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Definitions:

- "ANN" = Artificial Neural Network
- "Item" = in SuperMemo/MemAid terms it's a "question and answer" i.e. "some fact to remember."

The ANN in MemAid (since version 0.4.0) uses 4 inputs and 1 output.

- input: last_interval_computed_by_ann [0-2048 days] (zero if this is not a review, but a first presentation)
- input: real_interval_since_last_review [0-2048 days] (same comment as above)
- input: number_of_repetitions_of_an_item_so_far [0-128]
- input: current_grade [0-5, 5 is the best]
- output that ANN gives us: new_interval [0-2048]

ANN requires the minimum data necessary to compute/approximate the next item interval

The ANN is pre-trained, but will learn and adapt itself
to a particular user in a simple way.
Every item remembers some basic history about itself (e.g.
last_interval_ann_gave, real_last_interval, last_grade).
On review, after computing a new interval, we feed the new data to the ANN.
We add the following to the *"ANN training data"*:

- previous_last_interval_computed_by ANN (in days, 0-2048; 0 if this was first presentation)
- previous_real_interval (same comment as above)
- number_of_repetitions_so_far - 1
- previous_grade

(it's simplified here just to help you get main idea. In real code we sometimes take into account last_interval_proposed_by_ANN)

FACTOR is equal to:

**0.40**if last_grade=0 // interval was definitely too long**0.55**if last_grade=1**0.70**if last_grade=2**0.85**if last_grade=3**1.0**if last_grade=4 // interval was perfect; we regard 4 as most optimum grade**1.2**if last_grade=5 // user remembered item too well, probably because the interval was too short

First problem with using an ANN to schedule repetitions is to decide what data the ANN needs, and to predict an item's next optimal repetition date. Of course, the primary factor is the grade (1). The ANN needs the current grade, i.e. how well you remember an item now.

(Retention = proportion of remembered knowledge)

Now think about the forgetting curve: obviously, the ANN also needs :

- - time/distance from last repetition of an item (2) and
- - number of repetitions so far (3)

It's very easy to collect this data - every item should keep own history: date of last repetition and number of repetitions.

But it's not everything.

We tend to remember some things better, some not.

So there is a "difficulty" factor.
How can the ANN know what is easy to remember, and what is not?

Well, if you are forgetting an item very often, due to low grades,
intervals on this item are going to be low, but the number of repetition grows fast.

Think about it:

Easy-to-remember elements will have a small 'number of repetitions' combined
with a comparetively large interval.
So, we don't need to give the ANN yet another data/variable, the ANN itself can learn
(taking 'number of repetitions' and 'current interval') what the difficulty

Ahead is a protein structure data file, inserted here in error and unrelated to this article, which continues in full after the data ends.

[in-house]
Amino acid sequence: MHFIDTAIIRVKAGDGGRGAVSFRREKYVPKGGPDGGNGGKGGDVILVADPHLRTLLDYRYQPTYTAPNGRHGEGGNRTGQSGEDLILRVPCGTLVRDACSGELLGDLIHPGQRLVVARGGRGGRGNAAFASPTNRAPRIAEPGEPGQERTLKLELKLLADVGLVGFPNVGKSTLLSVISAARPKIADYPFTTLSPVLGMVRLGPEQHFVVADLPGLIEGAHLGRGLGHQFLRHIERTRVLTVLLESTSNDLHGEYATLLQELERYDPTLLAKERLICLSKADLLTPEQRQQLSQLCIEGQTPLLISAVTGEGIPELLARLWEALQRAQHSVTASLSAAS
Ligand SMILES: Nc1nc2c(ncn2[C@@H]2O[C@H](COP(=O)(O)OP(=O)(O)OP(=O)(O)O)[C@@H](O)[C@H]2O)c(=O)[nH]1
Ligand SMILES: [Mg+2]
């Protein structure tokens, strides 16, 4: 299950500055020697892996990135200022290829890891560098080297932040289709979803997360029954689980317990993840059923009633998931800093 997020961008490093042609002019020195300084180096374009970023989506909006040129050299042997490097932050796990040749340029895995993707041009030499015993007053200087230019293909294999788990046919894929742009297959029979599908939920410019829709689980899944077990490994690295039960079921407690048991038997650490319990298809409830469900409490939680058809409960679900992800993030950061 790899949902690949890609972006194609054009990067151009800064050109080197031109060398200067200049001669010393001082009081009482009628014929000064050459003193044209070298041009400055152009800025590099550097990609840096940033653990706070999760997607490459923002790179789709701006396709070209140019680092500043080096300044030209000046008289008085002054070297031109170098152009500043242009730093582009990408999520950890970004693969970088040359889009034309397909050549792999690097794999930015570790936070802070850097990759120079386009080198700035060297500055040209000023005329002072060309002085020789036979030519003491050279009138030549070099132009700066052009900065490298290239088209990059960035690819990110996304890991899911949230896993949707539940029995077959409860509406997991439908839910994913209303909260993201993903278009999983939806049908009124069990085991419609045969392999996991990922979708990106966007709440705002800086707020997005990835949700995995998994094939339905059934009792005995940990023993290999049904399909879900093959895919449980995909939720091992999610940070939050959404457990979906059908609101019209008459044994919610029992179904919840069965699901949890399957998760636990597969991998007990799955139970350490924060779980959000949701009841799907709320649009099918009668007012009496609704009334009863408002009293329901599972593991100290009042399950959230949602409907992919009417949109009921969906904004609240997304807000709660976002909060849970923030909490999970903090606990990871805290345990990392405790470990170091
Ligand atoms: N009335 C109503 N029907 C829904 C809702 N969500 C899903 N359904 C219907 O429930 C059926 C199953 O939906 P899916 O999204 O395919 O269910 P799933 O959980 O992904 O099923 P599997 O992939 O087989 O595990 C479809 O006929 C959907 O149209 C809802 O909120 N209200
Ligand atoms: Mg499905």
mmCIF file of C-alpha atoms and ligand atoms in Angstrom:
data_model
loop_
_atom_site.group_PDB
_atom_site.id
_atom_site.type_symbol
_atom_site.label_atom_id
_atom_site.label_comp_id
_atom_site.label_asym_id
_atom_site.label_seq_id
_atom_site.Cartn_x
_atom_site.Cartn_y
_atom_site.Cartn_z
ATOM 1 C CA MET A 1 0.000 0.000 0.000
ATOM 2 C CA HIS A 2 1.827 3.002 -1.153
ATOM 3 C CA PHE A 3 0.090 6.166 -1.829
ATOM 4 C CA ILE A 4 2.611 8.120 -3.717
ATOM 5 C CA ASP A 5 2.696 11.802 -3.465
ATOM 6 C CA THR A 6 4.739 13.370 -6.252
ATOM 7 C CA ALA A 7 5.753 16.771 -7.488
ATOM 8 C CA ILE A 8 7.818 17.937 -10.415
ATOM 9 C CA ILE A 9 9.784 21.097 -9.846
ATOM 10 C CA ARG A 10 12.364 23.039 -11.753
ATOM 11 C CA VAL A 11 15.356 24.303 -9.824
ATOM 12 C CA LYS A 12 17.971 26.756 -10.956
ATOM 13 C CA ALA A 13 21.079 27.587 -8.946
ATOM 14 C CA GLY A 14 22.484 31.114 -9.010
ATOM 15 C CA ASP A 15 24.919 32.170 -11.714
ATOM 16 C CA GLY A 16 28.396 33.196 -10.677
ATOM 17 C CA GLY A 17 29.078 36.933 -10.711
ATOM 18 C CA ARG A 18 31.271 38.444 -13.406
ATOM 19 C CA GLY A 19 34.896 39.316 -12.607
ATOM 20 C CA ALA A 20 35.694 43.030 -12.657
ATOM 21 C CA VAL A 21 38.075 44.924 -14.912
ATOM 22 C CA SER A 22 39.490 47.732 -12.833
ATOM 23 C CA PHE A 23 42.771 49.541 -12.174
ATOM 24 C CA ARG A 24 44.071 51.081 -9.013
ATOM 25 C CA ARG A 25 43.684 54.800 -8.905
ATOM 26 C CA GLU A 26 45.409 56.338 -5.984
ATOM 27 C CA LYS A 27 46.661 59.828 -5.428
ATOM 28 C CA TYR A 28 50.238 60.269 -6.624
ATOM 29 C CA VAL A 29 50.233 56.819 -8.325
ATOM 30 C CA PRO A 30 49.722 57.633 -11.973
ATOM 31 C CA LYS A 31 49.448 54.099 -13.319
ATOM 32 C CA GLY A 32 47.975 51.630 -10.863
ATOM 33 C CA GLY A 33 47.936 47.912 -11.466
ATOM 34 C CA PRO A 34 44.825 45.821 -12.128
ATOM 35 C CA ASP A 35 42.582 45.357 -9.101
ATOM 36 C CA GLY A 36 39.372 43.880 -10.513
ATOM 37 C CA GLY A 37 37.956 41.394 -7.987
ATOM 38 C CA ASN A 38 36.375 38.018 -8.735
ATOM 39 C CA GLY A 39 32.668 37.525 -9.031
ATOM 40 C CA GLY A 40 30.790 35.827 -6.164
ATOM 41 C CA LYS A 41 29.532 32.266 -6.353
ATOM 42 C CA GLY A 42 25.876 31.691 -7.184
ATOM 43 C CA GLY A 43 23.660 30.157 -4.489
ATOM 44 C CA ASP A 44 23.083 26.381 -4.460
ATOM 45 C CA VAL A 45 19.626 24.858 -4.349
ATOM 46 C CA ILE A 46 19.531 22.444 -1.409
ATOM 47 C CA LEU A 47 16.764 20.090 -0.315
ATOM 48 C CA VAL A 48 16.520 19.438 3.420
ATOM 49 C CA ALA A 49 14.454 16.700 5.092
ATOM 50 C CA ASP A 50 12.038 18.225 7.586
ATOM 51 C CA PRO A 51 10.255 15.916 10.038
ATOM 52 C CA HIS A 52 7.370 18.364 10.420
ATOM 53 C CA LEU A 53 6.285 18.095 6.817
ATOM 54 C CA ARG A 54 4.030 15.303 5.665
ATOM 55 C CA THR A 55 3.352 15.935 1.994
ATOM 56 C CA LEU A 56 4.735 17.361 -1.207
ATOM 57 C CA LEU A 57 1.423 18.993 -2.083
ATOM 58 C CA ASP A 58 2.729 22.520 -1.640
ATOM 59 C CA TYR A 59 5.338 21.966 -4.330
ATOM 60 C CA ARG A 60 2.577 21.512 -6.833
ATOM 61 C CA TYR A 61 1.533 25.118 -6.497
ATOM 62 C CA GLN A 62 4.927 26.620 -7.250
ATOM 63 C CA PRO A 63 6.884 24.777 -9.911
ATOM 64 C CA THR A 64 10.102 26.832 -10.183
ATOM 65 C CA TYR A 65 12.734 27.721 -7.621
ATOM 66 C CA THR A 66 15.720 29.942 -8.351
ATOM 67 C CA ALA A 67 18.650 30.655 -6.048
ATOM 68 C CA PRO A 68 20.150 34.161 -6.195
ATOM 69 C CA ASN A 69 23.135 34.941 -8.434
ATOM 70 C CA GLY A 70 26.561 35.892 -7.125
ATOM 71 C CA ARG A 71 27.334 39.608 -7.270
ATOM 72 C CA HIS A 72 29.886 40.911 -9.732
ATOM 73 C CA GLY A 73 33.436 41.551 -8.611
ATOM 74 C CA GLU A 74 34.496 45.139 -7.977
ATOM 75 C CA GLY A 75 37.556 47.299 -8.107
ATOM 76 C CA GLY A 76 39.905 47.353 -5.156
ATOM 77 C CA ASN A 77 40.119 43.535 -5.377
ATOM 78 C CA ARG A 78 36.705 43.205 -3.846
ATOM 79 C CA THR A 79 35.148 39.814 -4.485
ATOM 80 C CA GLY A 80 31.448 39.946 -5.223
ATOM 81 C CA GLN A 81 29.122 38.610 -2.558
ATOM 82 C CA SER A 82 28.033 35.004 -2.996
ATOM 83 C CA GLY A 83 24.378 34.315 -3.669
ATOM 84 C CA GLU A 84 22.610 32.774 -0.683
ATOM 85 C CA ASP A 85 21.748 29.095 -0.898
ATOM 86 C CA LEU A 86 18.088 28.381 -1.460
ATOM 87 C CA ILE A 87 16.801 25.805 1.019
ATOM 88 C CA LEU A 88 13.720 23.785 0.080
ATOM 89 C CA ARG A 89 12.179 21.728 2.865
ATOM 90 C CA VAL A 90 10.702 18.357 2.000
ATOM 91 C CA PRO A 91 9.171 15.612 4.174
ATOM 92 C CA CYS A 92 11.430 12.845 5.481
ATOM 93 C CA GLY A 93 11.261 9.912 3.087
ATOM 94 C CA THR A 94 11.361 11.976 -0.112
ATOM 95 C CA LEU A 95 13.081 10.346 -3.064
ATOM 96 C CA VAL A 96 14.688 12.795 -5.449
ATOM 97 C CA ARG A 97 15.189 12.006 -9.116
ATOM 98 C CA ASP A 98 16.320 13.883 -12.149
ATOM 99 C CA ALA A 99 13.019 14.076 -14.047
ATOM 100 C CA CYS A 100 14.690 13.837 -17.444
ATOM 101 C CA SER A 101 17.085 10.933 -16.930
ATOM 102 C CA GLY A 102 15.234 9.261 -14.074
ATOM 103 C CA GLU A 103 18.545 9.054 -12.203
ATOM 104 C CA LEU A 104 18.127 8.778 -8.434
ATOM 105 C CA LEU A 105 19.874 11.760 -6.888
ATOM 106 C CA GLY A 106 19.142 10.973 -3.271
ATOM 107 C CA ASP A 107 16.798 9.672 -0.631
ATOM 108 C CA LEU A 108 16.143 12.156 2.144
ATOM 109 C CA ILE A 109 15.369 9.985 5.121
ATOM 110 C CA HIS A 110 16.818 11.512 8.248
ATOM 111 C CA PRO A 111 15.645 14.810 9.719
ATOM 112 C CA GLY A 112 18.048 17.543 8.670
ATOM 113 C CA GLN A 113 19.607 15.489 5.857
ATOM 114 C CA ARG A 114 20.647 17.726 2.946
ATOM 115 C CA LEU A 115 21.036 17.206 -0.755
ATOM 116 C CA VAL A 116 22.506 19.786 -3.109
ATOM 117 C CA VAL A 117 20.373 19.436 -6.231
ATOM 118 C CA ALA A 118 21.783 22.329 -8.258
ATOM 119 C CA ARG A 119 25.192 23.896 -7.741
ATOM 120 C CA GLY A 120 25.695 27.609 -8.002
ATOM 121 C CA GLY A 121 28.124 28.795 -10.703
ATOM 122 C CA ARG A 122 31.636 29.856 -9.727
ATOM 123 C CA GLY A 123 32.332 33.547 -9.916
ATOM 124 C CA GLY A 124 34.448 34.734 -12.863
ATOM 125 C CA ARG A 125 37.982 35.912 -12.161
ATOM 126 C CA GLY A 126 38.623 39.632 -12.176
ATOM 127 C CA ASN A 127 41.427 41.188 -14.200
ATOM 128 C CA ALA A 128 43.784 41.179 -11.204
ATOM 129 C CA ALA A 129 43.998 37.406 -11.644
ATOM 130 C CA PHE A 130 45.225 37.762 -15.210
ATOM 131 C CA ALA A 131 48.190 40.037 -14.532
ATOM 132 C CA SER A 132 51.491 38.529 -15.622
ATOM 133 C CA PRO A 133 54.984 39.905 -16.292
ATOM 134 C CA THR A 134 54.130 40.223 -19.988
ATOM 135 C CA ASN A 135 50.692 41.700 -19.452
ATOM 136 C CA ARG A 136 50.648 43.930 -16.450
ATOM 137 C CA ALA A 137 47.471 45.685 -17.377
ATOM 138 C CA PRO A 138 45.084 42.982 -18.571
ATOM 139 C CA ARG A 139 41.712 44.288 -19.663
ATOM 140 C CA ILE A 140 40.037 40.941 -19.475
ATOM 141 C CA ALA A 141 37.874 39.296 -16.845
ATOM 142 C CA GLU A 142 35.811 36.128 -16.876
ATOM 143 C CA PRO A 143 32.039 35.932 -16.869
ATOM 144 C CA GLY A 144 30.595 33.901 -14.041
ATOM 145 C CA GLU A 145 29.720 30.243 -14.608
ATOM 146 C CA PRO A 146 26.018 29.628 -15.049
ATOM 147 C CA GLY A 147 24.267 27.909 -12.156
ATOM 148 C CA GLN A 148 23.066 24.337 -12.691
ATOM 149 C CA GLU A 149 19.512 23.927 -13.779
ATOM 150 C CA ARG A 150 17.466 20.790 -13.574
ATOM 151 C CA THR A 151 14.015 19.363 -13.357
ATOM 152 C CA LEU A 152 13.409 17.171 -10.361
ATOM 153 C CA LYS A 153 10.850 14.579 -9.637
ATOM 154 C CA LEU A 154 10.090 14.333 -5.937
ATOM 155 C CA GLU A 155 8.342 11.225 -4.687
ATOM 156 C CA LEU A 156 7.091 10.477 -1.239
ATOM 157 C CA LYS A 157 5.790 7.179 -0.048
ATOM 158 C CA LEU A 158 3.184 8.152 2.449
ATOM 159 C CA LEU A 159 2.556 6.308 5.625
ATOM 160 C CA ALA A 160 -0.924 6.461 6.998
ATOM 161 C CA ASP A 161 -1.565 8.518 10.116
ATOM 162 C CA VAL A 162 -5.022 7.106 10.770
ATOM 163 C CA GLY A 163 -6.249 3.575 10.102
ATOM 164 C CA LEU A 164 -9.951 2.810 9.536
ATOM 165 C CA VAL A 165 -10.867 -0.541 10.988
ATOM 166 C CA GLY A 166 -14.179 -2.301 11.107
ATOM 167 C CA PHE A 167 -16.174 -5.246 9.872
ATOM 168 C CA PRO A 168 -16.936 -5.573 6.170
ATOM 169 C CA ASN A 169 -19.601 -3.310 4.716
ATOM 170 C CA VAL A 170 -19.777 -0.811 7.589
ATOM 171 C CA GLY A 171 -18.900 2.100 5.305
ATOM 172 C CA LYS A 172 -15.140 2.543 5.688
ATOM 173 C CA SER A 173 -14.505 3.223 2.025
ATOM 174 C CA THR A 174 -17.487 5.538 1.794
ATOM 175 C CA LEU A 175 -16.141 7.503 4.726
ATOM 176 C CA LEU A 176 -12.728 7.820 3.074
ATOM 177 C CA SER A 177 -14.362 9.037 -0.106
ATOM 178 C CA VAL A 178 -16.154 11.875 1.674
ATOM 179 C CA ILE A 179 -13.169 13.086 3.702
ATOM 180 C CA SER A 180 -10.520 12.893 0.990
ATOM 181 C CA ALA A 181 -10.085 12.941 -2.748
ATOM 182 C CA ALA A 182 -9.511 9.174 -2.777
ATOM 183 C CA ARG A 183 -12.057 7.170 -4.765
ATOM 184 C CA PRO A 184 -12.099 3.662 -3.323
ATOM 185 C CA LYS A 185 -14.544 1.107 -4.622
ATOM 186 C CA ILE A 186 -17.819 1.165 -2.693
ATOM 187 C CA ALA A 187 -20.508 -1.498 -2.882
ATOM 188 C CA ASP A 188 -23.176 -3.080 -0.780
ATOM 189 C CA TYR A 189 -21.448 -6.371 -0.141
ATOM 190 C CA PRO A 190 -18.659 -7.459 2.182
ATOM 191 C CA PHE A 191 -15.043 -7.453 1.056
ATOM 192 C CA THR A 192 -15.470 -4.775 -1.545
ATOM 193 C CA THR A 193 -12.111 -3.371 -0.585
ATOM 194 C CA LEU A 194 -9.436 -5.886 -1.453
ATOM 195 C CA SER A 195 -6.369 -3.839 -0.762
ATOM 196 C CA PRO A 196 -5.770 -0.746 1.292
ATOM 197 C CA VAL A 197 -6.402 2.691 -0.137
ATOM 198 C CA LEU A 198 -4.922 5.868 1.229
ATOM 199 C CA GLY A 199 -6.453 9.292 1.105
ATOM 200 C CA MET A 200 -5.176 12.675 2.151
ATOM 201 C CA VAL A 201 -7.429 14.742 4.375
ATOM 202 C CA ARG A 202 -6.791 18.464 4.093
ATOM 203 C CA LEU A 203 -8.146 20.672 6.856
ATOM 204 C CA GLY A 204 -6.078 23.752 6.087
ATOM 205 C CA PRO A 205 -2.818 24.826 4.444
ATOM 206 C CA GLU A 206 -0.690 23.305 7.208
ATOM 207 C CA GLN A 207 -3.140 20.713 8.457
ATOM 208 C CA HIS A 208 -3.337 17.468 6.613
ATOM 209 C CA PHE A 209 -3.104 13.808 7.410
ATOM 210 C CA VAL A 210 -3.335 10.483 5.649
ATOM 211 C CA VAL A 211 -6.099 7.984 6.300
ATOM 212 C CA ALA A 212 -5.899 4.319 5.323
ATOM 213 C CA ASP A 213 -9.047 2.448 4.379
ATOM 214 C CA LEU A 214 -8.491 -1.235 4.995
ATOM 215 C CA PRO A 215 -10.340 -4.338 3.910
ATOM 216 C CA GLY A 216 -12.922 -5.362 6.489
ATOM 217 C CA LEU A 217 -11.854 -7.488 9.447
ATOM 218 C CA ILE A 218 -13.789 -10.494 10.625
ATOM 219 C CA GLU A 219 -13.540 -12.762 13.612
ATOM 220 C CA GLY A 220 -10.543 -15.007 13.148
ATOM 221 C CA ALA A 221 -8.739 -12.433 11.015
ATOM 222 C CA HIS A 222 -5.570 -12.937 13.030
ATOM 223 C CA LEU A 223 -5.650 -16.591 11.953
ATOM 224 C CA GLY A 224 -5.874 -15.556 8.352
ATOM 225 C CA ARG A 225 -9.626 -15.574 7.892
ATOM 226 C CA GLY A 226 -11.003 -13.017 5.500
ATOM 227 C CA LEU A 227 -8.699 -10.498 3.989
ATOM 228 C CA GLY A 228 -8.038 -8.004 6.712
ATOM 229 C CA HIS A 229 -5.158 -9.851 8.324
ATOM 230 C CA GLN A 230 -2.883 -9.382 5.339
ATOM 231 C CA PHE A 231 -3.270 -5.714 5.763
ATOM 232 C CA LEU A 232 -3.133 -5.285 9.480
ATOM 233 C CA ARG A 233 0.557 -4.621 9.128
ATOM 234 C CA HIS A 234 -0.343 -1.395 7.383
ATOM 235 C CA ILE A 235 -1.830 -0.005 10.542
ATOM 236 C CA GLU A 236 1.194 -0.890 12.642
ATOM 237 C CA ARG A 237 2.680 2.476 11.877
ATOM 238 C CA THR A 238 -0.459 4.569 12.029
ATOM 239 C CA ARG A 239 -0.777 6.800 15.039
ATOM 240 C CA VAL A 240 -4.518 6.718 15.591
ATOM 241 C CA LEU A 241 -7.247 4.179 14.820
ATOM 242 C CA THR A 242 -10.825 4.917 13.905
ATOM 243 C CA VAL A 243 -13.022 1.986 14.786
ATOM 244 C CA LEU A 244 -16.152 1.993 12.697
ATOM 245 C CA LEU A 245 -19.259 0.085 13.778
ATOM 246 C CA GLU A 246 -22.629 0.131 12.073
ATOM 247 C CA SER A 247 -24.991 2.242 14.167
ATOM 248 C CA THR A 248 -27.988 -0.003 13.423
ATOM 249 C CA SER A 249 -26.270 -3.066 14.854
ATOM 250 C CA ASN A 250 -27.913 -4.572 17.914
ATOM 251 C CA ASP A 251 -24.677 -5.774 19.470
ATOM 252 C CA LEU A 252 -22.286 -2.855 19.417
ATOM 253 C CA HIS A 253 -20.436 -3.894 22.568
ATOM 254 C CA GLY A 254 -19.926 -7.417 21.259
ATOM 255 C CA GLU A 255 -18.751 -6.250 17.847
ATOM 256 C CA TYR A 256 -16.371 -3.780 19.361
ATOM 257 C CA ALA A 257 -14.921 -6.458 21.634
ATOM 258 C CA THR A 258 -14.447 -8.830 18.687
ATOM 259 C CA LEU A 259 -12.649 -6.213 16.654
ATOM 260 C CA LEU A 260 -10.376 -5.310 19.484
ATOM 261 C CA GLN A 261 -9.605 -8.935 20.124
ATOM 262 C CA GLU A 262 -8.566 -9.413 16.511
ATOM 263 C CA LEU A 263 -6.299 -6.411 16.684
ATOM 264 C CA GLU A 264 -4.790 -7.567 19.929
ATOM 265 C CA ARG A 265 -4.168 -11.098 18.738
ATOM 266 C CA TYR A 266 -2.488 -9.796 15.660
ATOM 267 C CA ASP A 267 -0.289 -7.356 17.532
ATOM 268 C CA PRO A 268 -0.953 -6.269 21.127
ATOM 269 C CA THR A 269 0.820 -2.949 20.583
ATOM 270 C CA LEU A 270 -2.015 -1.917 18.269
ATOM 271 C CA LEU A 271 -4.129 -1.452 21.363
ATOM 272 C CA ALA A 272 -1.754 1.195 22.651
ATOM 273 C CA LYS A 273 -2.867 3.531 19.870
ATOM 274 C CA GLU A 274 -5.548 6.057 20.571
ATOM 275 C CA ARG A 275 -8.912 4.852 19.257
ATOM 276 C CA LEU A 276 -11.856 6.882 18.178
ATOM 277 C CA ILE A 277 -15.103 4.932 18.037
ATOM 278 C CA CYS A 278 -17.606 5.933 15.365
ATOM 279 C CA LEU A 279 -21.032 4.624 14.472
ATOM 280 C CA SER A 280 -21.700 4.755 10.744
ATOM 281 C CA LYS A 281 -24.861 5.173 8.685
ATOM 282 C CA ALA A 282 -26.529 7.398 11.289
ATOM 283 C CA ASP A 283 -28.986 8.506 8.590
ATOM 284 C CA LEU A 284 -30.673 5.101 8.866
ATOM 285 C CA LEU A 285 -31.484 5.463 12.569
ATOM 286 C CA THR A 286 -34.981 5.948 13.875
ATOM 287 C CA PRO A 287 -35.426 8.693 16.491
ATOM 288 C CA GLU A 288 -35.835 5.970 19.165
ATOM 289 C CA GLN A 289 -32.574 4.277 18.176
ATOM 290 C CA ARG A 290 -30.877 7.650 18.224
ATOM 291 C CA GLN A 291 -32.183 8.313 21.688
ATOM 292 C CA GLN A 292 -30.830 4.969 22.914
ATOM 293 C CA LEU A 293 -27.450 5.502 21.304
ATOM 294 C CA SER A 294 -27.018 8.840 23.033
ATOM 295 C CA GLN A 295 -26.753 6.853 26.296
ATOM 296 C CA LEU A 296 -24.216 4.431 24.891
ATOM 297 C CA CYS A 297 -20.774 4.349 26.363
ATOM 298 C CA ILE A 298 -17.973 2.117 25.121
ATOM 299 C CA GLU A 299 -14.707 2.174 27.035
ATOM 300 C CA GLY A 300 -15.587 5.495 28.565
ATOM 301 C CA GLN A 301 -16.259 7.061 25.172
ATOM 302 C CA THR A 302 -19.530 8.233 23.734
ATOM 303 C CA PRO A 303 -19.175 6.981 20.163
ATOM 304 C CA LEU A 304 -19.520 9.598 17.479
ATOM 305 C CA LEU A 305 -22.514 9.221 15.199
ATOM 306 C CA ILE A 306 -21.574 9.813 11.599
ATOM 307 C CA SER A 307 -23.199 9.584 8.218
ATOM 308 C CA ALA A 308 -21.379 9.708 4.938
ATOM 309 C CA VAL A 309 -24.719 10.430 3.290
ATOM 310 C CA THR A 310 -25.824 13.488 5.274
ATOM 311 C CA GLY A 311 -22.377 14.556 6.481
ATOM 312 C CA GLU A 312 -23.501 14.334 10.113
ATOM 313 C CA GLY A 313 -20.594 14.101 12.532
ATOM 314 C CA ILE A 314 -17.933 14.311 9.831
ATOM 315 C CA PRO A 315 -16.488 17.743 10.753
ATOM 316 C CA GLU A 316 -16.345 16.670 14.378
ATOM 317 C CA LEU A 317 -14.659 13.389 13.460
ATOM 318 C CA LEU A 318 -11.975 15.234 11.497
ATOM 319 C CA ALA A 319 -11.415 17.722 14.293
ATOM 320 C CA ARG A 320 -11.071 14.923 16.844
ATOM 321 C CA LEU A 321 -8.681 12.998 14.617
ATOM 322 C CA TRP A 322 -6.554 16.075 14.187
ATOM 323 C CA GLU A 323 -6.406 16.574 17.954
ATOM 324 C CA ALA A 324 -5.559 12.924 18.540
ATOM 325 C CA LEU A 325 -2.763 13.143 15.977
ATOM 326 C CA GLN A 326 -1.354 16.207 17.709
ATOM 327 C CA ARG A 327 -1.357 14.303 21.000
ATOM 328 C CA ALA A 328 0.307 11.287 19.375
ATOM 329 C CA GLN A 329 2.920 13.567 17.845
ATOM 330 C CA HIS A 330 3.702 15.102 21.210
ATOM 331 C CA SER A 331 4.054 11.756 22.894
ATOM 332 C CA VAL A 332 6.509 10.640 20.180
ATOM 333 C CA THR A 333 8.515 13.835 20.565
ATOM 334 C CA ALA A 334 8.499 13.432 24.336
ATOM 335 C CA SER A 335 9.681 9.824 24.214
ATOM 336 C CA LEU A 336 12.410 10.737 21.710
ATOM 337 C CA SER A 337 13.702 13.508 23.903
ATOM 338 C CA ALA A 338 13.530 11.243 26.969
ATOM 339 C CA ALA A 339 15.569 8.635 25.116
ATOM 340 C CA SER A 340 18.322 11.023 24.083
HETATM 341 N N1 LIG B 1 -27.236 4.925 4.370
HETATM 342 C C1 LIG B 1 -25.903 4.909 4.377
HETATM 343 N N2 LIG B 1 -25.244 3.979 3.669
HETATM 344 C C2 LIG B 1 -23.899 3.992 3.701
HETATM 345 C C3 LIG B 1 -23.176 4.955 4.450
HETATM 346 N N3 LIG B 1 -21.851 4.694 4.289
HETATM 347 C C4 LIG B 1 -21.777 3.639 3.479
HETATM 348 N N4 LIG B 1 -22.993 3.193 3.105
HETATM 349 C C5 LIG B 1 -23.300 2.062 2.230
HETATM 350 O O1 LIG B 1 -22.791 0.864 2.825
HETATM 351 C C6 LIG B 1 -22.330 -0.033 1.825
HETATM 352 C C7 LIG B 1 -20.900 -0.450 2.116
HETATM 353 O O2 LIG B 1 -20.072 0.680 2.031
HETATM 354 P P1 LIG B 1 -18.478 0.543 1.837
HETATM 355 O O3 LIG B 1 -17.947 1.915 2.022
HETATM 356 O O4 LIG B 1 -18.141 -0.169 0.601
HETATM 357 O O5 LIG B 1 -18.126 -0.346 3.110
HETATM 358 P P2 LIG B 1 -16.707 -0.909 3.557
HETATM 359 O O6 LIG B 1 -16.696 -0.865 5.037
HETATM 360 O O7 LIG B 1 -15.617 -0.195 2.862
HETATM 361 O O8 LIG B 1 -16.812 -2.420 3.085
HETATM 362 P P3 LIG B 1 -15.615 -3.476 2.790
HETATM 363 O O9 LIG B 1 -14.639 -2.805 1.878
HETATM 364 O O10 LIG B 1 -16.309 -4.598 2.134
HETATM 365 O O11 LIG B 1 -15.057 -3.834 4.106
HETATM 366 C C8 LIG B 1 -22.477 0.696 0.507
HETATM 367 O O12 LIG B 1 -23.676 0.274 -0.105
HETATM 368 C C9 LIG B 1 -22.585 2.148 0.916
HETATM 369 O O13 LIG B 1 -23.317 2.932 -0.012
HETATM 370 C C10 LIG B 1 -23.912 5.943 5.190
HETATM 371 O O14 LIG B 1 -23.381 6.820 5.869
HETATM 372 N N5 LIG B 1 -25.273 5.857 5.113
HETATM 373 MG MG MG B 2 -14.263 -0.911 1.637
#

of an item is.
The problem is only in the beginning, on the first repetition: the ANN doesn't have
any data
about an element's difficulty. But then, neither do any other repetition
algorithms! We only have the first grade to start with.
(BTW: If a user will treat the first grade as "element difficulty"
the ANN will perfectly learn to use that information as "element difficulty".)

So then, taking only these 3 needed variables:

- current_grade
- interval (distance from last repetition of this item)
- number_of_item_repetitions_so_far

and giving the ANN feedback (output: next ideal interval), the ANN can learn to predict the output, based on these 3 inputs.

But how we can teach/train the ANN based on a user's learning process? On repetitions: if grade == 4 (good grade) we know that last interval was OK, so we can reinforce that ANN knowledge by adding it to the "ANN learning data":

- input: 1. last_interval
- input: 2. (number_of_repetitions - 1) // so we are back in time
- input: 3. last_grade
- output to learn: 4. interval_that_nn_gave_last_time // this interval was OK!

If on the other hand the current grade is low (e.g. 2), it means that the last interval the ANN gave was too long, so we should shorten it (meaning: teach the ANN to give a shorter interval, given the same data), so we give NN the following learning data:

- in: 1. last_interval
- in: 2. (number_of_repetitions - 1)
- in: 3. last grade
- out: 4. interval_that_nn_gave_last_time * 0.7

Everything above is very nice in theory. In practice there is a serious problem with items that are reviewed either at a later time or (since Memaid 0.4.0) earlier than than scheduled by ANN. (because since MemAid 0.4.0 - there is also a "Force ahead of scheduled time repetitions" feature).

The solution is quite simple and introduced in MemAid-0.4.0: to the above 3 inputs we add yet another: "real interval" since last repetition. (before MemAid-0.4.0 "last_interval" was basically equal to "last_interval_computed_by_ann"). This way the ANN can learn to cope perfectly even with these reviews that are not done on the "right day".

--

David Calinski

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